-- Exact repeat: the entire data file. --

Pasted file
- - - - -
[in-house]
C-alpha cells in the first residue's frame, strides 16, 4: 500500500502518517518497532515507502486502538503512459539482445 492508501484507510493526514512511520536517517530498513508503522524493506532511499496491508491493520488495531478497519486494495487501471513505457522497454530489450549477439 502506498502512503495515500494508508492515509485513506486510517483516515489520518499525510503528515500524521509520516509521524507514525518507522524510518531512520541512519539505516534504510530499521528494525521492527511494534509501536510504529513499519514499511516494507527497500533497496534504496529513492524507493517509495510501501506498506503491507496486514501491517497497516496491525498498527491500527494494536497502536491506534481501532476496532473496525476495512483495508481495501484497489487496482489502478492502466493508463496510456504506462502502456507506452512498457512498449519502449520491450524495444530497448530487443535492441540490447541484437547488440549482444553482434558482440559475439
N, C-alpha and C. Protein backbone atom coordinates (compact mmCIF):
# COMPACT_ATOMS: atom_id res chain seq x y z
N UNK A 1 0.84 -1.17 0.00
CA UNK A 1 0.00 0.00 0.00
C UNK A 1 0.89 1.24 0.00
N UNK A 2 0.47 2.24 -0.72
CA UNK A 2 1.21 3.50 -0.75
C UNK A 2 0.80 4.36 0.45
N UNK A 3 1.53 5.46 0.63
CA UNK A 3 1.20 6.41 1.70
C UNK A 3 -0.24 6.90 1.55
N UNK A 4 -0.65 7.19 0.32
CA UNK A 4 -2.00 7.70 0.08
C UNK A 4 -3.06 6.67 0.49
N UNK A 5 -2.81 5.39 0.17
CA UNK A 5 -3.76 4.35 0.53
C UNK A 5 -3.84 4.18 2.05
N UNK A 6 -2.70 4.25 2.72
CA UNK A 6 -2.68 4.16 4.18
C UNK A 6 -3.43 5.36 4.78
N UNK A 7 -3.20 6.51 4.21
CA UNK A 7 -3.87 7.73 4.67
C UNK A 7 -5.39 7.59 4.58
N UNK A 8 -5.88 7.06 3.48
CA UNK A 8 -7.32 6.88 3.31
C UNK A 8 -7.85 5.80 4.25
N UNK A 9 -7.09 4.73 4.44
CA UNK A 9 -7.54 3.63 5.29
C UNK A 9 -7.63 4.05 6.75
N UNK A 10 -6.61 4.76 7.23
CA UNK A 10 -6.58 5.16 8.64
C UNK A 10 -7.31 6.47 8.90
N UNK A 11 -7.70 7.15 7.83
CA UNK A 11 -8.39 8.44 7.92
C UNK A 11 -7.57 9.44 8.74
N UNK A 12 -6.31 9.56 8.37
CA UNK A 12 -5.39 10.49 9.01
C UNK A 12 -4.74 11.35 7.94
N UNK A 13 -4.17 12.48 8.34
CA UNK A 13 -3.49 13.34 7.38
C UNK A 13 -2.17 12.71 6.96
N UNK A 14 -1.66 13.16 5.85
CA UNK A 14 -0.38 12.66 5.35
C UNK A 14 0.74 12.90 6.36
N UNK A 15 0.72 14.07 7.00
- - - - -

[in-house]
C-alpha cells in the first residue's frame, strides 16, 4: 500500500502518517518497532515507502486502538503512459539482445 492508501484507510493526514512511520536517517530498513508503522524493506532511499496491508491493520488495531478497519486494495487501471513505457522497454530489450549477439 502506498502512503495515500494508508492515509485513506486510517483516515489520518499525510503528515500524521509520516509521524507514525518507522524510518531512520541512519539505516534504510530499521528494525521492527511494534509501536510504529513499519514499511516494507527497500533497496534504496529513492524507493517509495510501501506498506503491507496486514501491517497497516496491525498498527491500527494494536497502536491506534481501532476496532473496525476495512483495508481495501484497489487496482489502478492502466493508463496510456504506462502502456507506452512498457512498449519502449520491450524495444530497448530487443535492441540490447541484437547488440549482444553482434558482440559475439
N, C-alpha and C. Protein backbone atom coordinates (compact mmCIF):
# COMPACT_ATOMS: atom_id res chain seq x y z
N UNK A 1 0.84 -1.17 0.00
CA UNK A 1 0.00 0.00 0.00
C UNK A 1 0.89 1.24 0.00
N UNK A 2 0.47 2.24 -0.72
CA UNK A 2 1.21 3.50 -0.75
C UNK A 2 0.80 4.36 0.45
N UNK A 3 1.53 5.46 0.63
CA UNK A 3 1.20 6.41 1.70
C UNK A 3 -0.24 6.90 1.55
N UNK A 4 -0.65 7.19 0.32
CA UNK A 4 -2.00 7.70 0.08
C UNK A 4 -3.06 6.67 0.49
N UNK A 5 -2.81 5.39 0.17
CA UNK A 5 -3.76 4.35 0.53
C UNK A 5 -3.84 4.18 2.05
N UNK A 6 -2.70 4.25 2.72
CA UNK A 6 -2.68 4.16 4.18
C UNK A 6 -3.43 5.36 4.78
N UNK A 7 -3.20 6.51 4.21
CA UNK A 7 -3.87 7.73 4.67
C UNK A 7 -5.39 7.59 4.58
N UNK A 8 -5.88 7.06 3.48
CA UNK A 8 -7.32 6.88 3.31
C UNK A 8 -7.85 5.80 4.25
N UNK A 9 -7.09 4.73 4.44
CA UNK A 9 -7.54 3.63 5.29
C UNK A 9 -7.63 4.05 6.75
N UNK A 10 -6.61 4.76 7.23
CA UNK A 10 -6.58 5.16 8.64
C UNK A 10 -7.31 6.47 8.90
N UNK A 11 -7.70 7.15 7.83
CA UNK A 11 -8.39 8.44 7.92
C UNK A 11 -7.57 9.44 8.74
N UNK A 12 -6.31 9.56 8.37
CA UNK A 12 -5.39 10.49 9.01
C UNK A 12 -4.74 11.35 7.94
N UNK A 13 -4.17 12.48 8.34
CA UNK A 13 -3.49 13.34 7.38
C UNK A 13 -2.17 12.71 6.96
N UNK A 14 -1.66 13.16 5.85
CA UNK A 14 -0.38 12.66 5.35
C UNK A 14 0.74 12.90 6.36
N UNK A 15 0.72 14.07 7.00